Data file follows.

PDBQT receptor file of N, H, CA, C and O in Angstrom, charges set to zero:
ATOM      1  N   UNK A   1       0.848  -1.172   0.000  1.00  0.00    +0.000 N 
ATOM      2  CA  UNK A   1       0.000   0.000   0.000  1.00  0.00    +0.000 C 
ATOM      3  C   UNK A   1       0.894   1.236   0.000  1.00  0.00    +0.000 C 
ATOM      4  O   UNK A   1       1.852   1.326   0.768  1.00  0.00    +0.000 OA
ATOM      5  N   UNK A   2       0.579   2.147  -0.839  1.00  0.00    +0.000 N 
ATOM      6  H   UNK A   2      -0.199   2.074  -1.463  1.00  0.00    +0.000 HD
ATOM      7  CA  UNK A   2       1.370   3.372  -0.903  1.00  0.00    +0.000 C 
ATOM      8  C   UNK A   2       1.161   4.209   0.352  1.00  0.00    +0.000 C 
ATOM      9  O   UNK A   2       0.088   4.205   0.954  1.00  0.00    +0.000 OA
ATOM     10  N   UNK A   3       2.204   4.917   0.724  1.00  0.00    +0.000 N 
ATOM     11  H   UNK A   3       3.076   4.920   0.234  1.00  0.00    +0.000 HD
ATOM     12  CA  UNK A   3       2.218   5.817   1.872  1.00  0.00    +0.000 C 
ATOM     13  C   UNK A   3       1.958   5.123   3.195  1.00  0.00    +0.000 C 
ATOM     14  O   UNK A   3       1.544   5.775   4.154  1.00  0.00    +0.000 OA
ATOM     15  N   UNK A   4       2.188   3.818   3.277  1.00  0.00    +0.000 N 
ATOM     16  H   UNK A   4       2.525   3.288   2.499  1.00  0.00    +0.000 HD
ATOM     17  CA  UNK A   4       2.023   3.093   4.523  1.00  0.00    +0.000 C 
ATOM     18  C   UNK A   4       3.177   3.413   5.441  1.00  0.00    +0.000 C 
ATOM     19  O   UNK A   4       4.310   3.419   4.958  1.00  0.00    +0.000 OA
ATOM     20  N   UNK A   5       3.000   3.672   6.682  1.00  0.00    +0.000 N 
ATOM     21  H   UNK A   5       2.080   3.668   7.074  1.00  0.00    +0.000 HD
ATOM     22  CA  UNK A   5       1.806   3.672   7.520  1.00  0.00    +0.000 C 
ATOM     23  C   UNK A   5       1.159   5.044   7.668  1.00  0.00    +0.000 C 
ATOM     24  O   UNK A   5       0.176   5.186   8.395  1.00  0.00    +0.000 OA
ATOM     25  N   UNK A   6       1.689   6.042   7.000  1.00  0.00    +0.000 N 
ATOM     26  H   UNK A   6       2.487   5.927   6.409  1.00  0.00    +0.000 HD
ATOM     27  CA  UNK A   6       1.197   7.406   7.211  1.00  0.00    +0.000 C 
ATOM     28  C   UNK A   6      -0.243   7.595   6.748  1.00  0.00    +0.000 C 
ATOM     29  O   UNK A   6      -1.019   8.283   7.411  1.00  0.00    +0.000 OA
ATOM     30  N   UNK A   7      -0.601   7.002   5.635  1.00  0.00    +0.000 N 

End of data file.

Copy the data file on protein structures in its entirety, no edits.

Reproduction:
PDBQT receptor file of N, H, CA, C and O in Angstrom, charges set to zero:
ATOM      1  N   UNK A   1       0.848  -1.172   0.000  1.00  0.00    +0.000 N 
ATOM      2  CA  UNK A   1       0.000   0.000   0.000  1.00  0.00    +0.000 C 
ATOM      3  C   UNK A   1       0.894   1.236   0.000  1.00  0.00    +0.000 C 
ATOM      4  O   UNK A   1       1.852   1.326   0.768  1.00  0.00    +0.000 OA
ATOM      5  N   UNK A   2       0.579   2.147  -0.839  1.00  0.00    +0.000 N 
ATOM      6  H   UNK A   2      -0.199   2.074  -1.463  1.00  0.00    +0.000 HD
ATOM      7  CA  UNK A   2       1.370   3.372  -0.903  1.00  0.00    +0.000 C 
ATOM      8  C   UNK A   2       1.161   4.209   0.352  1.00  0.00    +0.000 C 
ATOM      9  O   UNK A   2       0.088   4.205   0.954  1.00  0.00    +0.000 OA
ATOM     10  N   UNK A   3       2.204   4.917   0.724  1.00  0.00    +0.000 N 
ATOM     11  H   UNK A   3       3.076   4.920   0.234  1.00  0.00    +0.000 HD
ATOM     12  CA  UNK A   3       2.218   5.817   1.872  1.00  0.00    +0.000 C 
ATOM     13  C   UNK A   3       1.958   5.123   3.195  1.00  0.00    +0.000 C 
ATOM     14  O   UNK A   3       1.544   5.775   4.154  1.00  0.00    +0.000 OA
ATOM     15  N   UNK A   4       2.188   3.818   3.277  1.00  0.00    +0.000 N 
ATOM     16  H   UNK A   4       2.525   3.288   2.499  1.00  0.00    +0.000 HD
ATOM     17  CA  UNK A   4       2.023   3.093   4.523  1.00  0.00    +0.000 C 
ATOM     18  C   UNK A   4       3.177   3.413   5.441  1.00  0.00    +0.000 C 
ATOM     19  O   UNK A   4       4.310   3.419   4.958  1.00  0.00    +0.000 OA
ATOM     20  N   UNK A   5       3.000   3.672   6.682  1.00  0.00    +0.000 N 
ATOM     21  H   UNK A   5       2.080   3.668   7.074  1.00  0.00    +0.000 HD
ATOM     22  CA  UNK A   5       1.806   3.672   7.520  1.00  0.00    +0.000 C 
ATOM     23  C   UNK A   5       1.159   5.044   7.668  1.00  0.00    +0.000 C 
ATOM     24  O   UNK A   5       0.176   5.186   8.395  1.00  0.00    +0.000 OA
ATOM     25  N   UNK A   6       1.689   6.042   7.000  1.00  0.00    +0.000 N 
ATOM     26  H   UNK A   6       2.487   5.927   6.409  1.00  0.00    +0.000 HD
ATOM     27  CA  UNK A   6       1.197   7.406   7.211  1.00  0.00    +0.000 C 
ATOM     28  C   UNK A   6      -0.243   7.595   6.748  1.00  0.00    +0.000 C 
ATOM     29  O   UNK A   6      -1.019   8.283   7.411  1.00  0.00    +0.000 OA
ATOM     30  N   UNK A   7      -0.601   7.002   5.635  1.00  0.00    +0.000 N 